In-depth: Asia: Facing the HIV/AIDS challenge

CAMBODIA: Wives at risk of HIV infection

Photo: David Swanson/IRIN
Cambodian houswives are on the frontline of the HIV/AIDS epidemic
Phnom Penh, 1 February 2007 (PlusNews) - "I don't know how my husband contracted HIV - he just did," said Phary, 27, staring blankly out the window of the two-room apartment she shares with her parents and two children in the Cambodian capital, Phnom Penh. Answering that question has never been easy.

Like many Cambodian women in similar circumstances, she is devoted to the memory of her husband. Few people know about her HIV-positive status, but her challenge is the here and now: how she will care for her children if her health deteriorates.

According to UNAIDS, Cambodia has the highest prevalence of HIV/AIDS in South East Asia, with 1.6 percent of adults aged 15 to 49 infected. Although the country has made significant inroads in reversing the spread of the virus - adult prevalence was one-third lower in 2005 than in the late 1990s - the outlook for women remains grim.

Cambodian women constitute a growing share of people living with the virus - 47 percent in 2003, up from an estimated 37 percent in 1998 - suggesting that significant numbers of women are being infected by their husbands and boyfriends, who probably contracted the virus in commercial sex encounters.

Compounding the problem, a UNAIDS report warned there were signs that men were ignoring the awareness campaigns centred on the sex industry, and evidence of increasing drug usage, including among commercial sex workers, in Phnom Penh.

The traditionally subordinate role of women in Khmer society manifests in high levels of sexual violence and unsafe sexual behaviour by men, exacerbated by a culture of impunity, which limits women's ability to negotiate sex and condom use.

"Women need empowerment if they are to negotiate safer sex practices," said Pry Phally Phuong, senior programme officer of the Women's Agenda for Change, a local NGO.

That is easier said than done. According to a study cited in a government report reviewing its HIV/AIDS strategy, women do not have equal access to education, paid employment, land ownership and property rights: "They are generally in a disadvantaged position in both family and society."

Prior to marriage, women are expected to be virgins; once they are married they are often blamed for not having enough sexual expertise to keep their husbands faithful.

Photo: David Swanson/IRIN
Sophal Kheng, executive director of the Positive Women of Hope Organisation, a local NGO dedicated in providing training and support for women living with HIV/AIDS
The report also found that many women believe male sexuality necessitates several partners - men who are away from home seek sexual services, and their wives accept this as normal; marriage needs to be maintained at all costs, regardless of suffering and humiliation; and it is not possible for women to talk with their husbands about the use of condoms. The researchers said educating men to use condoms when they have extramarital sex seemed to be the best solution.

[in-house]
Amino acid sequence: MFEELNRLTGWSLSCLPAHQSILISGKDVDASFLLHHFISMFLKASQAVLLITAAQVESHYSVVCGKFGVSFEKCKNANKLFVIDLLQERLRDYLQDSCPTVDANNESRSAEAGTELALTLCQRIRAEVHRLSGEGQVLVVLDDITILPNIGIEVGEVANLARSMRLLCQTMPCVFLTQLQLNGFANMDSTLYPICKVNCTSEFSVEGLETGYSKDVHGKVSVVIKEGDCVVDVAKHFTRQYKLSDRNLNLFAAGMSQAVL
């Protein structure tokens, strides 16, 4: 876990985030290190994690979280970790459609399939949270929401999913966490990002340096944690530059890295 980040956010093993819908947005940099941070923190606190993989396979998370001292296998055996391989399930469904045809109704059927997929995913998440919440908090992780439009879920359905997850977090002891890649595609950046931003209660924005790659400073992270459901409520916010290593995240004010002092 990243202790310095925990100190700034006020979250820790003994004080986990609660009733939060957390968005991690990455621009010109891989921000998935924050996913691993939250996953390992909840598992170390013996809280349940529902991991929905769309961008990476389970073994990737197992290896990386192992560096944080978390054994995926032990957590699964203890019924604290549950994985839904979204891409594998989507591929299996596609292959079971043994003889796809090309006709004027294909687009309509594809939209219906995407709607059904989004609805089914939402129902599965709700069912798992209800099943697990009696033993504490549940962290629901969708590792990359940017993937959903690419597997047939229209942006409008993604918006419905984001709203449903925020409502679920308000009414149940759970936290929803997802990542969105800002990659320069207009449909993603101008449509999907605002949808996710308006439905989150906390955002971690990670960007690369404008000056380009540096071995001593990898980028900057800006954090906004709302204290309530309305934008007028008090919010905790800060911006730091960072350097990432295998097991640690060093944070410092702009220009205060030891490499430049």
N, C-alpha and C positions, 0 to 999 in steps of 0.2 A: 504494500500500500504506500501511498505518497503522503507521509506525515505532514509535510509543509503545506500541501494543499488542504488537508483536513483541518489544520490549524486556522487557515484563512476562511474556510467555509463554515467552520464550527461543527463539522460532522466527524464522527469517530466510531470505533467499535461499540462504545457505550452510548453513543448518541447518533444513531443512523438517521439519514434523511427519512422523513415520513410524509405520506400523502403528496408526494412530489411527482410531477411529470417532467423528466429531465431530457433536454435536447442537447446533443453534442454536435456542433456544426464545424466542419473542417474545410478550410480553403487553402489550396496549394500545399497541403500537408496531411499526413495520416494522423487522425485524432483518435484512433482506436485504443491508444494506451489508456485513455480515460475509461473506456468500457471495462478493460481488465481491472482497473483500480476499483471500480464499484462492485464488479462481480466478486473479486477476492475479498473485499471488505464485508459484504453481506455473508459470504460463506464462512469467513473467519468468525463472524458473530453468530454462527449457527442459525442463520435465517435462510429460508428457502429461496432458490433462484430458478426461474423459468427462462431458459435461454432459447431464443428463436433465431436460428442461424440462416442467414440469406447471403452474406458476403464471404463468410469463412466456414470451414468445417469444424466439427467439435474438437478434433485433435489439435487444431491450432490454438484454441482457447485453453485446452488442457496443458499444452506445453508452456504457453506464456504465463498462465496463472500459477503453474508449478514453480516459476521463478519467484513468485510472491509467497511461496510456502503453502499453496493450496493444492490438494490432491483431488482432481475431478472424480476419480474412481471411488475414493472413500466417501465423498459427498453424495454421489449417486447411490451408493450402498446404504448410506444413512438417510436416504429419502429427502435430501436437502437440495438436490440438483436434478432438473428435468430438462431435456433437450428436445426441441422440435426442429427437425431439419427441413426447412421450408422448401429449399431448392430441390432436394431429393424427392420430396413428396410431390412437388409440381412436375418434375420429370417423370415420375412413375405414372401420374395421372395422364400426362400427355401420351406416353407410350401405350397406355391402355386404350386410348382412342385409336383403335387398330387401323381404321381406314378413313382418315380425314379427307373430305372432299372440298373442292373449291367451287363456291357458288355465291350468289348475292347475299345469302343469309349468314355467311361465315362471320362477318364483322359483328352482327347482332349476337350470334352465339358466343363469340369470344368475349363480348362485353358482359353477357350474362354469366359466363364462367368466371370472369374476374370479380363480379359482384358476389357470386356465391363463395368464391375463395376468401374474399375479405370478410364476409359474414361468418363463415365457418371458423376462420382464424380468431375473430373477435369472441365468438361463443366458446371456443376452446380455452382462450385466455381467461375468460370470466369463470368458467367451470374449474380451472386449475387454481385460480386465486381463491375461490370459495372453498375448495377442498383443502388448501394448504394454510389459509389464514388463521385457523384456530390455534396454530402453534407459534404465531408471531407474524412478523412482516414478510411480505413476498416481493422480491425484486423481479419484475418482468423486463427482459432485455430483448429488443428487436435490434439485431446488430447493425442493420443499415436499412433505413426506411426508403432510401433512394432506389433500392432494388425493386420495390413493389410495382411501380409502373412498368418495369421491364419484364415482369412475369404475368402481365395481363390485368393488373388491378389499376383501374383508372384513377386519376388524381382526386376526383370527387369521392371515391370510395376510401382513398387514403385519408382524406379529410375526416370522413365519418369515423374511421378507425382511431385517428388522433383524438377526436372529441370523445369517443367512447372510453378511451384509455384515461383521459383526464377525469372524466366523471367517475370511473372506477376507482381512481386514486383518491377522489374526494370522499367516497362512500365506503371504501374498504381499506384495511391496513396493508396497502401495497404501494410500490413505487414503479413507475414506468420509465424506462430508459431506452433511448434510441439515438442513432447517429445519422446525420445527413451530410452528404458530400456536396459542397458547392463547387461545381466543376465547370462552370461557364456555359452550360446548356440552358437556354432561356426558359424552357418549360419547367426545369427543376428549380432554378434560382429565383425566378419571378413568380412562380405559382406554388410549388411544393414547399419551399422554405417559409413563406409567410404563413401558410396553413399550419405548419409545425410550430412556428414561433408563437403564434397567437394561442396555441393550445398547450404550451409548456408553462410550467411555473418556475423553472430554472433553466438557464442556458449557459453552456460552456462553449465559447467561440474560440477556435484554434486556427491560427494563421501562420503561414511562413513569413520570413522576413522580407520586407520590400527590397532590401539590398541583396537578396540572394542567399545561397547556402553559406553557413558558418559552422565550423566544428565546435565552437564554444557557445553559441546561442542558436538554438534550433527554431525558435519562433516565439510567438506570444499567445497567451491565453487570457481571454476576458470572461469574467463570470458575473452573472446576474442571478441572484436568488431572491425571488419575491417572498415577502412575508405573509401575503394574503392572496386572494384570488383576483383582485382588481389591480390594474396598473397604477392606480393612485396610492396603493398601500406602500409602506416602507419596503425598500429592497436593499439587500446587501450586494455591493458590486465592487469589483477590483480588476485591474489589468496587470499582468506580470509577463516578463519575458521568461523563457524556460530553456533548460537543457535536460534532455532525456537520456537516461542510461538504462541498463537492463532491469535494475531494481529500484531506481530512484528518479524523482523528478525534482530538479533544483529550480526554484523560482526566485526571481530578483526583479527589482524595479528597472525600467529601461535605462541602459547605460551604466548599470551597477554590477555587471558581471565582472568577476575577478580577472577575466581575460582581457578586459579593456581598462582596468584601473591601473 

A visit to a centre for HIV-positive women, funded by ActionAid and run by the local NGO, Positive Women of Hope Organisation, underlined just how vulnerable women are in Cambodia.

"I would never dare insist that my husband use a condom," said an HIV-positive housewife - one of the few who would speak openly. "He would, of course, question why, and even think that perhaps I was sleeping around instead."

Most women at the centre were concentrating on rebuilding their lives. "When I learned that I was HIV positive, I thought my world had collapsed. I wanted to die," said a woman who has lived with the virus for at least a decade. Her husband passed away in 1999, followed by her two-year-old daughter shortly afterwards. Since then she has relied on the close circle of friends at the centre, where she is learning handicraft skills.

The NGO was set up in 2004 to provide training and support for women living with the virus, and to help with school enrolment for their children. "It's very difficult for HIV-positive women to maintain themselves and their children," said Sophal Kheng, executive director of Positive Women of Hope Organisation. "Most of the women will never reveal their HIV status to their community, forever conscious that they will be stigmatised."

There are currently 20 women at the centre, most of whom were unknowingly infected by their husbands. The colourful handbags they make are now sold in the local markets and exported as far away as Australia, providing a flicker of optimism. "I want to stay here forever," one housewife said. "Here people understand each other."

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